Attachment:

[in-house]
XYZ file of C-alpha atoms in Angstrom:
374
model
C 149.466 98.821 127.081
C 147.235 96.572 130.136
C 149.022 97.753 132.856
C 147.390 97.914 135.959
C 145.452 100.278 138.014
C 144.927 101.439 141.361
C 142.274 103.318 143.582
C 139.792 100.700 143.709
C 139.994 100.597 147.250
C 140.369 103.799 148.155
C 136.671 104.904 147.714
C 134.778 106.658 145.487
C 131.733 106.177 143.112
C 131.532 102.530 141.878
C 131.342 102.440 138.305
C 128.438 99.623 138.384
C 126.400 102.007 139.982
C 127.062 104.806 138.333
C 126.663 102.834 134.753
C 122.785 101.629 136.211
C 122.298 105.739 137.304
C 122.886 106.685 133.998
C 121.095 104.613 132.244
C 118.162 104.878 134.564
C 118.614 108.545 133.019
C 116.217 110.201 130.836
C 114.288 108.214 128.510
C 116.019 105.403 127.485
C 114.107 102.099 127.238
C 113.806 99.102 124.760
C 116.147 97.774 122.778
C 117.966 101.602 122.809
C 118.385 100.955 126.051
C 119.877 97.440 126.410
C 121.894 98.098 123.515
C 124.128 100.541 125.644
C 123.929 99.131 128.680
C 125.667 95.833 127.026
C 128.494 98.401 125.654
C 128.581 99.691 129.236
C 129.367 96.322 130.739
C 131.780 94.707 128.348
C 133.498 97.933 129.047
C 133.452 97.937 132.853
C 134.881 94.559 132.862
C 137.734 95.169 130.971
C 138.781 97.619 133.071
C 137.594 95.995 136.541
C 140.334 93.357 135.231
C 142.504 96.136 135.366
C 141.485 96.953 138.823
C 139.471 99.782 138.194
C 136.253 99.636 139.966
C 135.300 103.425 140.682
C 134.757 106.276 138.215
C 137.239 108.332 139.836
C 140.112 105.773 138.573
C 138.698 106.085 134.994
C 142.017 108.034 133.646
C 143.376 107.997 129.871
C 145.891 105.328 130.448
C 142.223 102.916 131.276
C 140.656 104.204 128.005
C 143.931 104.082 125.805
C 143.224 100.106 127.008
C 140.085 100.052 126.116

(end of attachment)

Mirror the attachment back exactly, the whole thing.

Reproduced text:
[in-house]
XYZ file of C-alpha atoms in Angstrom:
374
model
C 149.466 98.821 127.081
C 147.235 96.572 130.136
C 149.022 97.753 132.856
C 147.390 97.914 135.959
C 145.452 100.278 138.014
C 144.927 101.439 141.361
C 142.274 103.318 143.582
C 139.792 100.700 143.709
C 139.994 100.597 147.250
C 140.369 103.799 148.155
C 136.671 104.904 147.714
C 134.778 106.658 145.487
C 131.733 106.177 143.112
C 131.532 102.530 141.878
C 131.342 102.440 138.305
C 128.438 99.623 138.384
C 126.400 102.007 139.982
C 127.062 104.806 138.333
C 126.663 102.834 134.753
C 122.785 101.629 136.211
C 122.298 105.739 137.304
C 122.886 106.685 133.998
C 121.095 104.613 132.244
C 118.162 104.878 134.564
C 118.614 108.545 133.019
C 116.217 110.201 130.836
C 114.288 108.214 128.510
C 116.019 105.403 127.485
C 114.107 102.099 127.238
C 113.806 99.102 124.760
C 116.147 97.774 122.778
C 117.966 101.602 122.809
C 118.385 100.955 126.051
C 119.877 97.440 126.410
C 121.894 98.098 123.515
C 124.128 100.541 125.644
C 123.929 99.131 128.680
C 125.667 95.833 127.026
C 128.494 98.401 125.654
C 128.581 99.691 129.236
C 129.367 96.322 130.739
C 131.780 94.707 128.348
C 133.498 97.933 129.047
C 133.452 97.937 132.853
C 134.881 94.559 132.862
C 137.734 95.169 130.971
C 138.781 97.619 133.071
C 137.594 95.995 136.541
C 140.334 93.357 135.231
C 142.504 96.136 135.366
C 141.485 96.953 138.823
C 139.471 99.782 138.194
C 136.253 99.636 139.966
C 135.300 103.425 140.682
C 134.757 106.276 138.215
C 137.239 108.332 139.836
C 140.112 105.773 138.573
C 138.698 106.085 134.994
C 142.017 108.034 133.646
C 143.376 107.997 129.871
C 145.891 105.328 130.448
C 142.223 102.916 131.276
C 140.656 104.204 128.005
C 143.931 104.082 125.805
C 143.224 100.106 127.008
C 140.085 100.052 126.116